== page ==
Why Road Games Are Tougher

I’m sitting in the airport as I write this, flying off to another conference meeting and then on to an NCAA tournament. Across the terminal from where I’m waiting at my gate, another Hawaii athletic team is patiently awaiting its signal to begin the boarding process.

There are three words that are a way of life for Hawaii athletes: airports, waiting and patience. It’s the game outside the lines for several Island teams throughout each athletic season.

Because we live in the 50th state, all of our collegiate teams – from the PacWest to the University of Hawaii – log more miles than just about any other collegiate squads, with the possible exception of universities in Alaska.

Just think how much time that means spent in and around airports. The UH baseball team, for example, has spent hours and hours at airports and in planes, flying several times to Southern and Northern California, to Arizona and all the way to Louisiana this season. That’s tens of thousands of miles.

Next fall, the UH Warrior football team will fly from Honolulu all the way to New York City and then get on a bus to West Point, N.Y., to take on the Army Cadets. Then it’s on to another flight to Denver and the subsequent drive to Boulder to take on Colorado, and then it’s back again to the Islands – 12,000 miles over a period of about 10 days.

One of the lengthiest trips by any local college team this year – in terms of air miles, airports and states involved – was logged by the PacWest champion Hawaii Pacific baseball team. The Sea Warriors flew from Honolulu to Las Vegas and then got on a bus to St. George, Utah, for the two-hour drive to Dixie State for a five-game series over three days. Then they drove back to Las Vegas and flew to San Francisco for a three-day, five-game series against the Academy of Art. Then, it was back on the plane again for a flight to Boise for a four-game series against Northwest Nazarene in Nampa, Id. If you’re keeping score, that’s 14 games, 12 days, four states, three airports.

Now that’s called being true Road Warriors. (By the way, HPU went 10-4 on the trip, and it was one of the reasons it became the first PacWest team ever selected for the NCAA regionals, where they were asked to jump on another plane – this one bound for Los Angeles, and then to the national finals near Kansas City – which they won!)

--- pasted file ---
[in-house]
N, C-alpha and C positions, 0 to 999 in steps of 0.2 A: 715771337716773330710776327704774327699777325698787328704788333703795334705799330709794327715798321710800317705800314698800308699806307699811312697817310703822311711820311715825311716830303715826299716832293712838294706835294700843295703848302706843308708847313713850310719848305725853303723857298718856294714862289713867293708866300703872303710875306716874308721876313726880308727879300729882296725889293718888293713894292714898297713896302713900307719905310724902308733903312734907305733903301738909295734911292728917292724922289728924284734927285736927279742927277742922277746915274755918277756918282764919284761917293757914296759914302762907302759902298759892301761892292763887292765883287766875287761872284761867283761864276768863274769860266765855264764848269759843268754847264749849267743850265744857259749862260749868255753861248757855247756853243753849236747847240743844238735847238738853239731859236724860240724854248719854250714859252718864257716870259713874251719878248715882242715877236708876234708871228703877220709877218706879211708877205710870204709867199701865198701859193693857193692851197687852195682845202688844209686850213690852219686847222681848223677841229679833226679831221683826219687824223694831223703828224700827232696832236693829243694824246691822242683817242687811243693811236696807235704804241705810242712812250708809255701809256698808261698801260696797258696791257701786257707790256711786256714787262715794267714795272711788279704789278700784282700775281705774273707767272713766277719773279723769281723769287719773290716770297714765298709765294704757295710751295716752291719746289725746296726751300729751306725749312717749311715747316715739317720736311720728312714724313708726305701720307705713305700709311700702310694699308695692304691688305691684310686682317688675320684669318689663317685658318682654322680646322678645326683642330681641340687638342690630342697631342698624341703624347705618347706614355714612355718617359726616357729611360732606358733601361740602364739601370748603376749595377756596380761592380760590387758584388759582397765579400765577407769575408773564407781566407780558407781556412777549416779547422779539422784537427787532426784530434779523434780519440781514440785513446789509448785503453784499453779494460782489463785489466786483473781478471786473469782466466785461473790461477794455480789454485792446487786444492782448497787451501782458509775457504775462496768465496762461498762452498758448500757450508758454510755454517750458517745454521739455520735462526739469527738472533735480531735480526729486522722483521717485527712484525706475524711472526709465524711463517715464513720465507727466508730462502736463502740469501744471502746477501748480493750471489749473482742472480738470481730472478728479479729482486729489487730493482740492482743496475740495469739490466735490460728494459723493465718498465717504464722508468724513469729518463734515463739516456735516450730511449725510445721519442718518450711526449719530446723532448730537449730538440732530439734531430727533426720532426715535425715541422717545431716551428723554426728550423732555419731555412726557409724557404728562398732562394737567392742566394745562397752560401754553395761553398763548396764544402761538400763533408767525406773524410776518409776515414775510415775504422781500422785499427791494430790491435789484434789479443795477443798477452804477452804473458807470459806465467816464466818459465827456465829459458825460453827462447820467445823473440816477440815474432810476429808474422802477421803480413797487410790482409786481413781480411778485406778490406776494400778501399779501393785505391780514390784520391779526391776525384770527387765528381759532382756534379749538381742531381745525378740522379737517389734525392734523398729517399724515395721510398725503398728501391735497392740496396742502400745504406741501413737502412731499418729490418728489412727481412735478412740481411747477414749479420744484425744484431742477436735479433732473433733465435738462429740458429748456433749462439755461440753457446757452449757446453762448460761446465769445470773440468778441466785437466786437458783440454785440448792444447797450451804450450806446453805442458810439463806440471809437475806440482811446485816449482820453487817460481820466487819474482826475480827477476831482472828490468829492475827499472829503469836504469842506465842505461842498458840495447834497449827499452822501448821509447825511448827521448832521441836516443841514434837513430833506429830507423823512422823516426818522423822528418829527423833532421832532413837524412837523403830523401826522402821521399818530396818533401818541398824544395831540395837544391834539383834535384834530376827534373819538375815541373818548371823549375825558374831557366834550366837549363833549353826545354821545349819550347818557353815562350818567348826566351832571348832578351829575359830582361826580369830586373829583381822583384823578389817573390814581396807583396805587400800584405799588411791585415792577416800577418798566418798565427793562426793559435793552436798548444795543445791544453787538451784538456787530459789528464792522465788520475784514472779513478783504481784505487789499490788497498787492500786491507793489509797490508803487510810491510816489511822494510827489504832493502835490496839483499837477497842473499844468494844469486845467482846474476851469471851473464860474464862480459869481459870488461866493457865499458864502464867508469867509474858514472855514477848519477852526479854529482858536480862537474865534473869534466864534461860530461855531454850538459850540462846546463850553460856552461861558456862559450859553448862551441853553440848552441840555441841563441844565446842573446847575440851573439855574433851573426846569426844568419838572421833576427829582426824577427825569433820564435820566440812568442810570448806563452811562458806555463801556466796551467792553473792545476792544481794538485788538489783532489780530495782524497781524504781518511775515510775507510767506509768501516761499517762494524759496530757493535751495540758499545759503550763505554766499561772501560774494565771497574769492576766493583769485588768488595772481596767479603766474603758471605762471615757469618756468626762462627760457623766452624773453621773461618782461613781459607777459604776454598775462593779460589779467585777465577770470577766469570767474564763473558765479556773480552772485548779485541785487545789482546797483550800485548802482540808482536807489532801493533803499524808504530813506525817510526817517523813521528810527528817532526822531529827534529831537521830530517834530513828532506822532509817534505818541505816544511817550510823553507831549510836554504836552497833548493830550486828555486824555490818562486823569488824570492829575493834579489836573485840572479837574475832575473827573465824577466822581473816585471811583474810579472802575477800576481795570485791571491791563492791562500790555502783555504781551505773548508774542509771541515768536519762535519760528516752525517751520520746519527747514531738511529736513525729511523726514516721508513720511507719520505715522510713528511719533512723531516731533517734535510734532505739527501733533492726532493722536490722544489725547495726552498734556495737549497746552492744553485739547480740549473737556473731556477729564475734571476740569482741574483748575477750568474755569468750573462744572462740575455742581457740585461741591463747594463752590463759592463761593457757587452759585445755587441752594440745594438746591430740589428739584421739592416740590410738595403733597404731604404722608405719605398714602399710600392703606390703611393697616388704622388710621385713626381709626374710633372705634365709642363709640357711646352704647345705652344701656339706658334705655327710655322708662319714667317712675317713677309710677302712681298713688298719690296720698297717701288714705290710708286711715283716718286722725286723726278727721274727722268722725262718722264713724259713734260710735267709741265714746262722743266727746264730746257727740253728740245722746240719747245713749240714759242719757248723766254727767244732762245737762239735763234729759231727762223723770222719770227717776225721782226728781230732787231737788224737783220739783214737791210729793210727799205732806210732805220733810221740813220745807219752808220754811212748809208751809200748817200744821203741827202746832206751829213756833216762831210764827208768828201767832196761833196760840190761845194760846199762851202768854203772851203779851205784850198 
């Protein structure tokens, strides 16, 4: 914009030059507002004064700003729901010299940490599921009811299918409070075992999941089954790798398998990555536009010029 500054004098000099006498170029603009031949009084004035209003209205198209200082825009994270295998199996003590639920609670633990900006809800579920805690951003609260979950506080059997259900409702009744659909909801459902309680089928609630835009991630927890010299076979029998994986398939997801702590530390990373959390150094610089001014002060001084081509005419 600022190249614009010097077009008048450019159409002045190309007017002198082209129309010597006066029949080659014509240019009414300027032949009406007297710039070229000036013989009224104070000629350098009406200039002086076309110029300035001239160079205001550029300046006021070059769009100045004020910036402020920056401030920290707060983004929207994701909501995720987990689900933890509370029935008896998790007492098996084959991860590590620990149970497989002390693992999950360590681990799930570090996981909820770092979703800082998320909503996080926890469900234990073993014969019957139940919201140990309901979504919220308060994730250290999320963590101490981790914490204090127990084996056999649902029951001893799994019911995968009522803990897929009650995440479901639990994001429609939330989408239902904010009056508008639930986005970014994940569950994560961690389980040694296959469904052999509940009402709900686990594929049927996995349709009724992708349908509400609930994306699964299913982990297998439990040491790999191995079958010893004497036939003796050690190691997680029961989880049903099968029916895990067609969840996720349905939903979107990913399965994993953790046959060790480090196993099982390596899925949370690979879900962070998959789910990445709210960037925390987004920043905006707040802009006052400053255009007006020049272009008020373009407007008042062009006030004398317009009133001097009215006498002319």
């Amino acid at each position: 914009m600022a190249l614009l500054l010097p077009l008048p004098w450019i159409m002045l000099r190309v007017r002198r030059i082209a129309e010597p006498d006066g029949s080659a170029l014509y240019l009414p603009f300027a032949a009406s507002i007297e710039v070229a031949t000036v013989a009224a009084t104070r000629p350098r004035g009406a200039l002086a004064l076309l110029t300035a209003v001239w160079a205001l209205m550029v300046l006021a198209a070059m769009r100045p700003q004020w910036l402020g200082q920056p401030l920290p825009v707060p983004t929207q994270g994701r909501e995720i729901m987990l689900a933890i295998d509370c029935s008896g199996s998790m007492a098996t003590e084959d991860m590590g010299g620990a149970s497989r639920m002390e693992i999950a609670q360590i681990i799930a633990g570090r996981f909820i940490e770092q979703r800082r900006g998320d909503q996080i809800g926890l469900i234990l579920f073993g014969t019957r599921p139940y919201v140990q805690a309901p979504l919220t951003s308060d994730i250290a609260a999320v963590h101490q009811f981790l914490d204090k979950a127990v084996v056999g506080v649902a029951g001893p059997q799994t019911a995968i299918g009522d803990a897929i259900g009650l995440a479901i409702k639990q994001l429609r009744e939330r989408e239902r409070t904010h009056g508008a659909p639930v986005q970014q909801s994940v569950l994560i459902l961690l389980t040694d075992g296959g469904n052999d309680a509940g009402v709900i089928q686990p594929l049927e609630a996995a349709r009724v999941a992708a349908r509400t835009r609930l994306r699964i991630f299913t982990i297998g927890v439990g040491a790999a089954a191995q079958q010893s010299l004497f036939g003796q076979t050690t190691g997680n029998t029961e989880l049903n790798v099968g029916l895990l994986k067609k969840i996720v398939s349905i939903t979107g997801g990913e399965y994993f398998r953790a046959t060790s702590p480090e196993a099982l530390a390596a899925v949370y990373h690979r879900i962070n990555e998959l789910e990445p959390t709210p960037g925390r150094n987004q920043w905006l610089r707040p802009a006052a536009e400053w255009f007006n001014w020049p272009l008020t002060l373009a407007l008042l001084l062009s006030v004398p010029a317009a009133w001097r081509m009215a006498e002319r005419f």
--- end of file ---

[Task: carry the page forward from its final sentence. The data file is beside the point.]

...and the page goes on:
All this time spent in airports or on planes or buses can be a taxing experience. So what do today’s student athletes do to idle away the time? Many listen to music on their iPods or other electronic devices; some play cards; some bring textbooks to study or help them write term papers; others find a fun book to read; some work on their laptops or watch videos; some play video games or sing songs together – and many just curl up in the most convenient location and try to catch some valuable shut-eye. It’s not easy being on the road.

It’s perhaps toughest on the tallest in the crowd. Any athlete with long legs, or standing over 6-foot-4 or so is going to find it rough on the knees pretzling himself into the tiny spaces offered up in most airline economy seating these days.

I still can visualize former Rainbow basketball star Tony Maroney – all 7 feet of him – trying to find enough room for his long, long legs in the back of the plane. Some airlines try to accommodate the tallest athletes, if possible, with exit row seating or something similar, but all too often these giants of the game just have to endure the inconvenience.

Being 7 feet tall is one challenge. But during the football season, imagine being a 340-pound offensive lineman – that can be an especially crunching experience.

Some student-athletes bring reminders of home to keep them company on long trips. I have another vivid memory of former Wahine all-American Heather Bown carrying her stuffed Eeyore as she got off the plane following another long road trip – a comfort of home.

Finally, the travels for the University of Hawaii, Chaminade, HPU, BYU-Hawaii and UH Hilo are all made that much nicer if they accomplish that one common goal – that is, a hard-fought victory on the road.

Winning makes airports and traveling seem like no problem at all.

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